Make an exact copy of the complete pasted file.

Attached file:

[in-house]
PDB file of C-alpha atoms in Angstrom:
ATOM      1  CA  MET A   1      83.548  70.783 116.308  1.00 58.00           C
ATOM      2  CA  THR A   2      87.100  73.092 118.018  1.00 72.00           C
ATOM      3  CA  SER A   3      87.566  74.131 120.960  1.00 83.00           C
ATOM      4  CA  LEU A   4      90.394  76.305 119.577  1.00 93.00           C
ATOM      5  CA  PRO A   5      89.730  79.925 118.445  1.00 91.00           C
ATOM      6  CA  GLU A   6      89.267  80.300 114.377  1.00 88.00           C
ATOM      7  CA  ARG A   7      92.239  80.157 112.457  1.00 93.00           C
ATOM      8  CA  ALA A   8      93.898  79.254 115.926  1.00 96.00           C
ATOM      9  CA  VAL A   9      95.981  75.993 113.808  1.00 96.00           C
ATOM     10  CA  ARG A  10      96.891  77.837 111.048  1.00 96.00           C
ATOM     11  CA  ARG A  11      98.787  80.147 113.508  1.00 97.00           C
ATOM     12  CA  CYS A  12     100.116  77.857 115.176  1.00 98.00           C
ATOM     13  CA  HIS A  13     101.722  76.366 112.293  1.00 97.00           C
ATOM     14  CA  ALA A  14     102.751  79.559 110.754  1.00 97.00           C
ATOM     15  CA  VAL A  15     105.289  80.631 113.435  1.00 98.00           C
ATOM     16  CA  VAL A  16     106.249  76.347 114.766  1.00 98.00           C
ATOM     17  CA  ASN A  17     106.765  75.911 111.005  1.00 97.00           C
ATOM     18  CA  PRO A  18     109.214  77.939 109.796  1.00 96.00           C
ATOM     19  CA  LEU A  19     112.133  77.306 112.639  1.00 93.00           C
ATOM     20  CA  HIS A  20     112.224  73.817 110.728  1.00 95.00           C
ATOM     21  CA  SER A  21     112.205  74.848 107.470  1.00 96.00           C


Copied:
[in-house]
PDB file of C-alpha atoms in Angstrom:
ATOM      1  CA  MET A   1      83.548  70.783 116.308  1.00 58.00           C
ATOM      2  CA  THR A   2      87.100  73.092 118.018  1.00 72.00           C
ATOM      3  CA  SER A   3      87.566  74.131 120.960  1.00 83.00           C
ATOM      4  CA  LEU A   4      90.394  76.305 119.577  1.00 93.00           C
ATOM      5  CA  PRO A   5      89.730  79.925 118.445  1.00 91.00           C
ATOM      6  CA  GLU A   6      89.267  80.300 114.377  1.00 88.00           C
ATOM      7  CA  ARG A   7      92.239  80.157 112.457  1.00 93.00           C
ATOM      8  CA  ALA A   8      93.898  79.254 115.926  1.00 96.00           C
ATOM      9  CA  VAL A   9      95.981  75.993 113.808  1.00 96.00           C
ATOM     10  CA  ARG A  10      96.891  77.837 111.048  1.00 96.00           C
ATOM     11  CA  ARG A  11      98.787  80.147 113.508  1.00 97.00           C
ATOM     12  CA  CYS A  12     100.116  77.857 115.176  1.00 98.00           C
ATOM     13  CA  HIS A  13     101.722  76.366 112.293  1.00 97.00           C
ATOM     14  CA  ALA A  14     102.751  79.559 110.754  1.00 97.00           C
ATOM     15  CA  VAL A  15     105.289  80.631 113.435  1.00 98.00           C
ATOM     16  CA  VAL A  16     106.249  76.347 114.766  1.00 98.00           C
ATOM     17  CA  ASN A  17     106.765  75.911 111.005  1.00 97.00           C
ATOM     18  CA  PRO A  18     109.214  77.939 109.796  1.00 96.00           C
ATOM     19  CA  LEU A  19     112.133  77.306 112.639  1.00 93.00           C
ATOM     20  CA  HIS A  20     112.224  73.817 110.728  1.00 95.00           C
ATOM     21  CA  SER A  21     112.205  74.848 107.470  1.00 96.00           C